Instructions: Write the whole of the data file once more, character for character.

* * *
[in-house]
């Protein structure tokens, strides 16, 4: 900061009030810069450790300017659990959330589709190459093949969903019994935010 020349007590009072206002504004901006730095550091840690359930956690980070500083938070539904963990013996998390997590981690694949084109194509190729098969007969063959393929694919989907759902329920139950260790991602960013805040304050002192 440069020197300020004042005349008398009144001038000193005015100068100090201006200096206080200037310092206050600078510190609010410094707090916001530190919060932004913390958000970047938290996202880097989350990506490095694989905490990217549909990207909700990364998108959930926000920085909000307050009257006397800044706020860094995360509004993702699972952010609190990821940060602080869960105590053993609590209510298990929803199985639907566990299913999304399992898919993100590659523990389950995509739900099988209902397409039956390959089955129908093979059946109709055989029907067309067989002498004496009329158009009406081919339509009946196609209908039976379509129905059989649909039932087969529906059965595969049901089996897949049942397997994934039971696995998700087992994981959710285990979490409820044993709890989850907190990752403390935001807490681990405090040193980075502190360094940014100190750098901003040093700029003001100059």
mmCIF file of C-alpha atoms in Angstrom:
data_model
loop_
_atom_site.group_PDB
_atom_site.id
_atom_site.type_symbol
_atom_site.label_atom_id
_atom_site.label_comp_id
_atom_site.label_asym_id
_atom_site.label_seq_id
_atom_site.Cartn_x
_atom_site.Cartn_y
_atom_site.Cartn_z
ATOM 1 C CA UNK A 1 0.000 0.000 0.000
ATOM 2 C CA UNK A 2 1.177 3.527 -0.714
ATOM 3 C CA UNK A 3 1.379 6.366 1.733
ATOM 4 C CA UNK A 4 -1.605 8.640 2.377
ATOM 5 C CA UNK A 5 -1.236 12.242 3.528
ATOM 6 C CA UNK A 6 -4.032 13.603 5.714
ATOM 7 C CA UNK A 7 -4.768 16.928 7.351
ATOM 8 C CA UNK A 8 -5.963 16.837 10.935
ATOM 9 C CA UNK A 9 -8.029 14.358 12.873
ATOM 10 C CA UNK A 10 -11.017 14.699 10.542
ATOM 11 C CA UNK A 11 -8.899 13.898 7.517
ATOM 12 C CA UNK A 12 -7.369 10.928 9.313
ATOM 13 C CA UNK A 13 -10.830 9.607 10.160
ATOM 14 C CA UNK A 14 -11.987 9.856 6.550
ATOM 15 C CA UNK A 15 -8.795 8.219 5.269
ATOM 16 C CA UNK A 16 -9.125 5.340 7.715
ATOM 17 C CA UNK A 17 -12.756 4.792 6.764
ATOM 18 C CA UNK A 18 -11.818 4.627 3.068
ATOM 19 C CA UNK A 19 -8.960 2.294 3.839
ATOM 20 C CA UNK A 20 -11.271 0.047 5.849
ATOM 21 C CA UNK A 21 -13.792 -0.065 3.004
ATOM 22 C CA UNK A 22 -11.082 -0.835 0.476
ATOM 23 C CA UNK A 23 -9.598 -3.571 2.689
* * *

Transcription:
[in-house]
């Protein structure tokens, strides 16, 4: 900061009030810069450790300017659990959330589709190459093949969903019994935010 020349007590009072206002504004901006730095550091840690359930956690980070500083938070539904963990013996998390997590981690694949084109194509190729098969007969063959393929694919989907759902329920139950260790991602960013805040304050002192 440069020197300020004042005349008398009144001038000193005015100068100090201006200096206080200037310092206050600078510190609010410094707090916001530190919060932004913390958000970047938290996202880097989350990506490095694989905490990217549909990207909700990364998108959930926000920085909000307050009257006397800044706020860094995360509004993702699972952010609190990821940060602080869960105590053993609590209510298990929803199985639907566990299913999304399992898919993100590659523990389950995509739900099988209902397409039956390959089955129908093979059946109709055989029907067309067989002498004496009329158009009406081919339509009946196609209908039976379509129905059989649909039932087969529906059965595969049901089996897949049942397997994934039971696995998700087992994981959710285990979490409820044993709890989850907190990752403390935001807490681990405090040193980075502190360094940014100190750098901003040093700029003001100059």
mmCIF file of C-alpha atoms in Angstrom:
data_model
loop_
_atom_site.group_PDB
_atom_site.id
_atom_site.type_symbol
_atom_site.label_atom_id
_atom_site.label_comp_id
_atom_site.label_asym_id
_atom_site.label_seq_id
_atom_site.Cartn_x
_atom_site.Cartn_y
_atom_site.Cartn_z
ATOM 1 C CA UNK A 1 0.000 0.000 0.000
ATOM 2 C CA UNK A 2 1.177 3.527 -0.714
ATOM 3 C CA UNK A 3 1.379 6.366 1.733
ATOM 4 C CA UNK A 4 -1.605 8.640 2.377
ATOM 5 C CA UNK A 5 -1.236 12.242 3.528
ATOM 6 C CA UNK A 6 -4.032 13.603 5.714
ATOM 7 C CA UNK A 7 -4.768 16.928 7.351
ATOM 8 C CA UNK A 8 -5.963 16.837 10.935
ATOM 9 C CA UNK A 9 -8.029 14.358 12.873
ATOM 10 C CA UNK A 10 -11.017 14.699 10.542
ATOM 11 C CA UNK A 11 -8.899 13.898 7.517
ATOM 12 C CA UNK A 12 -7.369 10.928 9.313
ATOM 13 C CA UNK A 13 -10.830 9.607 10.160
ATOM 14 C CA UNK A 14 -11.987 9.856 6.550
ATOM 15 C CA UNK A 15 -8.795 8.219 5.269
ATOM 16 C CA UNK A 16 -9.125 5.340 7.715
ATOM 17 C CA UNK A 17 -12.756 4.792 6.764
ATOM 18 C CA UNK A 18 -11.818 4.627 3.068
ATOM 19 C CA UNK A 19 -8.960 2.294 3.839
ATOM 20 C CA UNK A 20 -11.271 0.047 5.849
ATOM 21 C CA UNK A 21 -13.792 -0.065 3.004
ATOM 22 C CA UNK A 22 -11.082 -0.835 0.476
ATOM 23 C CA UNK A 23 -9.598 -3.571 2.689